Klemenčič's research spans several areas within sociology and politics of higher education, and is mostly international comparative and or focused on European higher education. Please see relevant publications listed in the subpages.
The study of higher education impact on students has been one of the most prolific subfields in sociology of higher education and explores variety of ways that higher education influences student outcomes measured as learning outcomes, graduation rates, employability, etc. Yet, this entire field of research ignores the fact that student too have impact on their colleges and universities. Klemenčič corrects this one sided view by introducing theory of student agency as students’ capabilities to intervene in and influence their own learning pathways and educational environments.
Klemenčič applies this theory to investigating student voice in university quality (see The student voice in quality assessment and improvement (2018) and Student involvement in quality enhancement (2015)) and student agency and actorhood in student centered learning and teaching (see Students as Actors and Agents in Student-Centred Higher Education (2020)). Klemenčič's proposition of student impact on higher education, covers five distinct yet interrelated domains of students excercising their agency: through representation (ie.,student representative associations, such as student governments, unions, councils), through activism, through voluntary service on campus (such as leadership of student groups), through student campus employment (see 2020 Springer encyclopedia entry Student campus employees) and through consumer signalling and behaviour. Klemenčič introduces the concept of student administrators, that is, students who daily cross the boundary of merely being students and recipients of university services to participate in university programming and operations (see SAGE entry Student activism and student organizations (2020)).
Much of Klemenčič's research has been devoted to the study of contemporary student politics (see her edited special issue and lead article Student power in a global perspective and contemporary trends in student organising. Studies in Higher Education (2014)), and in collaboration with Thierry Luesher and James Jowi in African context (see edited book Student Politics in Africa: Representation and Activism (2016) and special issue Student Power in Africa (2015)). Her foremost interest in student politics is on student representation in higher education governance and the characteristics of student governments as part of higher education politics. Klemenčič is first to have theorized student governments in the special issue she edited and the lead article Student Representation in Western Europe (2012). She further developed theories of student governments in the encyclopedia entries on this topic as well in article Transnational student associations in the European multilevel governance of higher education policies (with Fernando Galan, former president of the European Students' Union).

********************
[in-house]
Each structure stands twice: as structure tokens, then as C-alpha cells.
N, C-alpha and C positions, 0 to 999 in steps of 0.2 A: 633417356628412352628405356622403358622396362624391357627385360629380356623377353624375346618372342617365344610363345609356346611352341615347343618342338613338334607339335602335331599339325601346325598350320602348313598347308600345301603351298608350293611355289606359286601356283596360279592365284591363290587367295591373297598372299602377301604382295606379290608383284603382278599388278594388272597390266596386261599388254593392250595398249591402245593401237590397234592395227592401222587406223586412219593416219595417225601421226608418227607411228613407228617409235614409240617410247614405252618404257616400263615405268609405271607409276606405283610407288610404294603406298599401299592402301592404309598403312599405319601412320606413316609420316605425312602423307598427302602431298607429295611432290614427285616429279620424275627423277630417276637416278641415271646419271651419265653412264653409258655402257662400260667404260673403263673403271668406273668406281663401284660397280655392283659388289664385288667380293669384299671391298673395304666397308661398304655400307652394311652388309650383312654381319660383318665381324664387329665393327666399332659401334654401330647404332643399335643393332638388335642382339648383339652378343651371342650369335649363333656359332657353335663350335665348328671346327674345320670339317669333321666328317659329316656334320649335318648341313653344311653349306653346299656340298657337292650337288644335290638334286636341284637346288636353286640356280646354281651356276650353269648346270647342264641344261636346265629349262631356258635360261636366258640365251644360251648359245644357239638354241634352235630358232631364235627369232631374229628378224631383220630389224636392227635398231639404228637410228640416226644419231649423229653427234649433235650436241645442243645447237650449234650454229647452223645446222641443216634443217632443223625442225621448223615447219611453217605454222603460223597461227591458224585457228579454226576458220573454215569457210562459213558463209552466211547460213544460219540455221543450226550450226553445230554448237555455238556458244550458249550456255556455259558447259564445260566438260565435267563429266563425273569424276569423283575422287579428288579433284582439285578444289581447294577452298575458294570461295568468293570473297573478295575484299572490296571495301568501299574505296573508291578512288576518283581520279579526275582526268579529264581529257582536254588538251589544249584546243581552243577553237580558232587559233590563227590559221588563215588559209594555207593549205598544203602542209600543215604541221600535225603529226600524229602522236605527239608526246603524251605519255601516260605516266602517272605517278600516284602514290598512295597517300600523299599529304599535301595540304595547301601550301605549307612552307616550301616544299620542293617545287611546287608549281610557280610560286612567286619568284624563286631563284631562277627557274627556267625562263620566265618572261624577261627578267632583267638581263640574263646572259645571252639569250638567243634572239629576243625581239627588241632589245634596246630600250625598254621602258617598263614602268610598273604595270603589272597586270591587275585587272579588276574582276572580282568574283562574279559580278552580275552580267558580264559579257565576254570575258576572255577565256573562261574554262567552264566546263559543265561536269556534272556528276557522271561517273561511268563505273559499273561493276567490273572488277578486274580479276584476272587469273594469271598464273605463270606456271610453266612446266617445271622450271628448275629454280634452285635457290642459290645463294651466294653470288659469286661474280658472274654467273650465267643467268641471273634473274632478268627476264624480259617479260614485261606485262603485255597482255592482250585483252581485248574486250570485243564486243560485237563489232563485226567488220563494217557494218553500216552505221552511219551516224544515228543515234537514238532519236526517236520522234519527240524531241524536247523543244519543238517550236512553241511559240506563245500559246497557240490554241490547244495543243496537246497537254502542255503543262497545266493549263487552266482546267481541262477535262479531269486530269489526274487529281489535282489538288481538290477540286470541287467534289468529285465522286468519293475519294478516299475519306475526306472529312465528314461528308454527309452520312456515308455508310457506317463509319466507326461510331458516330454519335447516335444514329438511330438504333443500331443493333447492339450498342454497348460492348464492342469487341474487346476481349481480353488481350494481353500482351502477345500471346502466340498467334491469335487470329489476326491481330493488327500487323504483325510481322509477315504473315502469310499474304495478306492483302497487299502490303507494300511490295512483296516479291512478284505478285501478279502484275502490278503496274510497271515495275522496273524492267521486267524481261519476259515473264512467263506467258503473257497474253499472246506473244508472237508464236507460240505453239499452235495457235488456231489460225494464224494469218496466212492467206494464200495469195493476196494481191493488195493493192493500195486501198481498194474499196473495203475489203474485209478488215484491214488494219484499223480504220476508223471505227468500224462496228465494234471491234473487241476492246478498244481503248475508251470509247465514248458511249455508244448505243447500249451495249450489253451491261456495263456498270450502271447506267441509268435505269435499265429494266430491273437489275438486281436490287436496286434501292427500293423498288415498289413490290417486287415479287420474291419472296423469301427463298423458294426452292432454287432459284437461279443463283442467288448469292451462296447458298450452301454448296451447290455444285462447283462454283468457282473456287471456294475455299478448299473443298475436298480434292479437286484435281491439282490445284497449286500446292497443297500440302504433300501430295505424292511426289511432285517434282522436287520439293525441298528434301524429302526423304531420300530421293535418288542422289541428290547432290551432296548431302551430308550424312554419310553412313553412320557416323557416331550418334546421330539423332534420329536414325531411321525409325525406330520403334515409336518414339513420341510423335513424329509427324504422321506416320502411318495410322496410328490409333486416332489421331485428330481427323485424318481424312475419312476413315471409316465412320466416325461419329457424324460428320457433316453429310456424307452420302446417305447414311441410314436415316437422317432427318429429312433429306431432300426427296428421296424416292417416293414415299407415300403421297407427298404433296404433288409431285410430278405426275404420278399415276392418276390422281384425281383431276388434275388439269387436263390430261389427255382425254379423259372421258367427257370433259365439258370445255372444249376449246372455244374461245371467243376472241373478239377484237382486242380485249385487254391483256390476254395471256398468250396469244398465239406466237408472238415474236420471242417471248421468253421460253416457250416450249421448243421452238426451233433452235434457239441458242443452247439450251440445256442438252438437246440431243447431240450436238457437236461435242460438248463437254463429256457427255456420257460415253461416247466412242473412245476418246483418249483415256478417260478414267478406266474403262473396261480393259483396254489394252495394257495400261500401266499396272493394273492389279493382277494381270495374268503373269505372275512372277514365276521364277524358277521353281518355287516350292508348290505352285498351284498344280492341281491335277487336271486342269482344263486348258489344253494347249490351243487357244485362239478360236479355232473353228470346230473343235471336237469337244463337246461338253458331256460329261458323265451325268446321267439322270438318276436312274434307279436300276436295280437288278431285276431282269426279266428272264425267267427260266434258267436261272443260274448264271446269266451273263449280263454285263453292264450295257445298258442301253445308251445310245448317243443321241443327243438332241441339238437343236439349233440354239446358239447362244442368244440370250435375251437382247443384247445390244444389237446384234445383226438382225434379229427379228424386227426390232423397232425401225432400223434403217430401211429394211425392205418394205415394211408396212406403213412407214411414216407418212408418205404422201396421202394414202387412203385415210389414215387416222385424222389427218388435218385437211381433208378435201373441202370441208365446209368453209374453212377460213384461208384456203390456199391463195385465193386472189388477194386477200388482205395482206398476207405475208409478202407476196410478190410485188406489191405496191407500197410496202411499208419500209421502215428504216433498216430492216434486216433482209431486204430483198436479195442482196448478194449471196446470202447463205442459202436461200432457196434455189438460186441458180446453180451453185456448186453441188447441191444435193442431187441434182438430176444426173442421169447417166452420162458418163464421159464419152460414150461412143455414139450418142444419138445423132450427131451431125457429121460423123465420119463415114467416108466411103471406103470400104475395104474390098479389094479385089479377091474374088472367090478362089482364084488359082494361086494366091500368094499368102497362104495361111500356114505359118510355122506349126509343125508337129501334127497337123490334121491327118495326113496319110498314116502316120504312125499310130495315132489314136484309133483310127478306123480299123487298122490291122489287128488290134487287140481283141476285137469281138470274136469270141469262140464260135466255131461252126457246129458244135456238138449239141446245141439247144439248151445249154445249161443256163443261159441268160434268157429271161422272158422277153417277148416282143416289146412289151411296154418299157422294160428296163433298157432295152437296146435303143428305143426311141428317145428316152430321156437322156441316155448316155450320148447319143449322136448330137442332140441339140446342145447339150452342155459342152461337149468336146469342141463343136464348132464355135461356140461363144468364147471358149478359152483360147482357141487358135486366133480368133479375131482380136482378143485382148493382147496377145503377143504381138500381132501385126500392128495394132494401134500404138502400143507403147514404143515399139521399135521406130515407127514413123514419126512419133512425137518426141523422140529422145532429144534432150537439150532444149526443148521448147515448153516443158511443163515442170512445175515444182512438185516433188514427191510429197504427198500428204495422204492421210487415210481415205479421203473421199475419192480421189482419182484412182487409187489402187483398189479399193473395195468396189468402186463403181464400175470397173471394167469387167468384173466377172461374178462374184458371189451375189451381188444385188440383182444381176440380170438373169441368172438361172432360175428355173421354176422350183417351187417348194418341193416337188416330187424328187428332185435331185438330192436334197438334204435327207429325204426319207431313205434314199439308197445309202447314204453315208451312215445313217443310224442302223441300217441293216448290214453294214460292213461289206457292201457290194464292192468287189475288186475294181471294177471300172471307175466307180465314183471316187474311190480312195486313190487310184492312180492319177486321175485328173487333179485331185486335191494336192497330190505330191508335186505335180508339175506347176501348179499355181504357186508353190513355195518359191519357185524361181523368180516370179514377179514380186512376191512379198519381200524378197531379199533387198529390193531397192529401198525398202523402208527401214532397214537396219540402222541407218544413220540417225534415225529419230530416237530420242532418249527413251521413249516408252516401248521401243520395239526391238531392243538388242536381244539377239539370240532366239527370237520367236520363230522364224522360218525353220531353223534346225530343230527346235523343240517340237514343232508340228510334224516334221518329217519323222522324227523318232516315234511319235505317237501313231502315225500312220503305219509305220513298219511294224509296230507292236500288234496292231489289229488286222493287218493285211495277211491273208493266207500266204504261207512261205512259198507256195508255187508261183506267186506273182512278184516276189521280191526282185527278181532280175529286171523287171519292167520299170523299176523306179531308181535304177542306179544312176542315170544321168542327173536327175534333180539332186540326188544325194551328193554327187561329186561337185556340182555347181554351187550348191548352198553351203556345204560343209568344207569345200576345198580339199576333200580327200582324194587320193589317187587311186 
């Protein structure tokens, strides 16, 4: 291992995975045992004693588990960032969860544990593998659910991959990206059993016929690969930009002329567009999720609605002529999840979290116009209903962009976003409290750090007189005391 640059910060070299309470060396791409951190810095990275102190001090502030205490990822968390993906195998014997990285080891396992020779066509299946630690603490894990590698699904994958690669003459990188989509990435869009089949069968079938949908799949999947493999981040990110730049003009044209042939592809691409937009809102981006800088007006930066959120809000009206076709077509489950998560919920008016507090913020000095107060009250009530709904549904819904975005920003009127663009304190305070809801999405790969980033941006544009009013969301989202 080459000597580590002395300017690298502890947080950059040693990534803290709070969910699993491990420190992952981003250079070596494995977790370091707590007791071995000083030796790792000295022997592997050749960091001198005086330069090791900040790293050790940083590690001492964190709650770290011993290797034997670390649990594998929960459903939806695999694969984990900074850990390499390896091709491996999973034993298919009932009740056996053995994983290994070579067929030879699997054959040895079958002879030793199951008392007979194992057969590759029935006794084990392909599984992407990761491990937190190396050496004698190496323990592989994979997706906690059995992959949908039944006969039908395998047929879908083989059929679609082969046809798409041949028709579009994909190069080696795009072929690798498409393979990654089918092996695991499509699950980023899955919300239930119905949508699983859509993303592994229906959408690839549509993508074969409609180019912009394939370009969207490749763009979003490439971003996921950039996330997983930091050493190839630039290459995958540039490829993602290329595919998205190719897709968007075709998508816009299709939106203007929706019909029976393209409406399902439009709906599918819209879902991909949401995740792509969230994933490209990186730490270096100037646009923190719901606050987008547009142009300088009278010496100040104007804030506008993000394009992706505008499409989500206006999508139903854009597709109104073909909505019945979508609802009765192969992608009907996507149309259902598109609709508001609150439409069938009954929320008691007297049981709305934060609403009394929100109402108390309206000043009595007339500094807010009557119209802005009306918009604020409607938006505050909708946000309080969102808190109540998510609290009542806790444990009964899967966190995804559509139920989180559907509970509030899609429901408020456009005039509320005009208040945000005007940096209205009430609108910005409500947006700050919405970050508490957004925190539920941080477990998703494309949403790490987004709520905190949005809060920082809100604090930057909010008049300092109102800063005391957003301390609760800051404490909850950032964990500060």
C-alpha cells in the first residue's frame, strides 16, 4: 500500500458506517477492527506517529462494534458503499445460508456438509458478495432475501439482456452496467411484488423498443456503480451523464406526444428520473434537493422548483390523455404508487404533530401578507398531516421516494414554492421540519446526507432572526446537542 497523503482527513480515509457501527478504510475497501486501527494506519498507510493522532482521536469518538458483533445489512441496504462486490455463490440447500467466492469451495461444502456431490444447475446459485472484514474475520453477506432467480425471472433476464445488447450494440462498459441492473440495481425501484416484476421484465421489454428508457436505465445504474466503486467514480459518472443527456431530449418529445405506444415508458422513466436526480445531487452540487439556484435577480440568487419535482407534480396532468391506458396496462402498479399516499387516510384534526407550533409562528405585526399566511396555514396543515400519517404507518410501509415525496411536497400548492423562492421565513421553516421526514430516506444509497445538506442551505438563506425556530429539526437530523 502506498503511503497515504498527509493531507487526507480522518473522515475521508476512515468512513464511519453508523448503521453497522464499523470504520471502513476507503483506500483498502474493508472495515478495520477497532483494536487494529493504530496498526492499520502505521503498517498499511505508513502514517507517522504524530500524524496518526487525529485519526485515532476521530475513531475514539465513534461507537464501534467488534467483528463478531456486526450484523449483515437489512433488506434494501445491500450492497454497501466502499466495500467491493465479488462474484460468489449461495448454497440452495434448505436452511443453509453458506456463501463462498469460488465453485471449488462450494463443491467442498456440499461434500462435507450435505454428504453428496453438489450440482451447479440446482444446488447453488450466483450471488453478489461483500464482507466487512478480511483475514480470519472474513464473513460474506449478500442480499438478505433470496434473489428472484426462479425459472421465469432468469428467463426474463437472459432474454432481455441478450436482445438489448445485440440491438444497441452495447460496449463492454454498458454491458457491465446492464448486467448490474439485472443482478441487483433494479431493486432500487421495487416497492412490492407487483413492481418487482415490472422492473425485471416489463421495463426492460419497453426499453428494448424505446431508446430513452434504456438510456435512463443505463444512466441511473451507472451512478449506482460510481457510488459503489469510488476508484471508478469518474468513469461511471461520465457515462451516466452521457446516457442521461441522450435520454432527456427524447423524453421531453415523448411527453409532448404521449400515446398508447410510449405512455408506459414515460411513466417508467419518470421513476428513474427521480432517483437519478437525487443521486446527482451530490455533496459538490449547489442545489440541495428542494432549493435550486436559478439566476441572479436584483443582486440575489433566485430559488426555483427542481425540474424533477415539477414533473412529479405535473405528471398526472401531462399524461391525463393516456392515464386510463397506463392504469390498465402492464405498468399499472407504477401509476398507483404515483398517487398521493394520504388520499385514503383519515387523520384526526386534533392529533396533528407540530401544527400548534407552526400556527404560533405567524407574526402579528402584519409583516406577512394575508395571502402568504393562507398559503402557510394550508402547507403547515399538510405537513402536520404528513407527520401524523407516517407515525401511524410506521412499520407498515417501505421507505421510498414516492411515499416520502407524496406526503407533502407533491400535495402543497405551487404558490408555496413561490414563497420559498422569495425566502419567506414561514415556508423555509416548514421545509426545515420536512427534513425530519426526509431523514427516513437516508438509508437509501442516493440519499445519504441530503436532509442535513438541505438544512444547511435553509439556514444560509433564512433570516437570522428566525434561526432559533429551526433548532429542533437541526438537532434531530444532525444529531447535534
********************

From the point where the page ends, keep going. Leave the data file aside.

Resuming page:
Klemenčič has investigated European policies and practices on SCLT both analyzing the theoretical underpinnings of policies and offering prescriptive advice. She introduced the concept of student centered learning and teaching ecosystems at the keynote talk during the 20th Anniversary Conference of the Bologna Process (in June 2019). With Sabine Hoidn, Klemenčič further developed the framework and published it as a conclusion to their co-edited Routledge International Handbook of Student Centered Learning and Teaching in Higher Education (Routledge July 2020). Klemenčič and Hoidn (2020) argue that 'SCLT processes are embedded in and enabled by broader institutional (and national and supranational) environments that consist of a variety of components and related elements – both human and material. These components and elements, [...], constitute student-centered ecosystems (SCEs). SCEs are defined as culturally sensitive, flexible and interactive systems of SCLT in higher education which exist both within higher education institutions and in higher education systems'. So the change from the teacher-centered to student-centered paradigm does not involve only a change in classroom practices, but rather conceiving and working on the number of elemnets that constitute the institutional (or system) student-centered ecosystem. The student centred ecosystems framework is also the backbone to the analytical report commissioned by the European Commission and co-authored with Mantis Pupinis and Greta Kirdulytė and published in May 2020 by NESET, an international advisory network to the European Commission and the Publications Office of the European Union.
Klemenčič argues that shift to student centred learning and teaching in higher education has to focus on student agency as student capabilities to take responsibility for their learning and to influence their learning environments and learning pathways. This proposition corrects the existing theoretical underpinnings of policies on SCLT in higher education which are based on studnet engagement. Klemenčič analyzes the theoretical underpinnings of EHEA (European Higher Education Area) higher education policies and corrects the conceptual bases on which they are based in her article From student engagement to student agency: conceptual considerations of European policies on student-centered learning in higher education (2017). Furthermore she conceptually advances the conceptions of student agency and actorhood in SCLT with some prescriptive advice in a chapter Students as Actors and Agents in Student-Centred Higher Education in the Routledge Handbook (2020).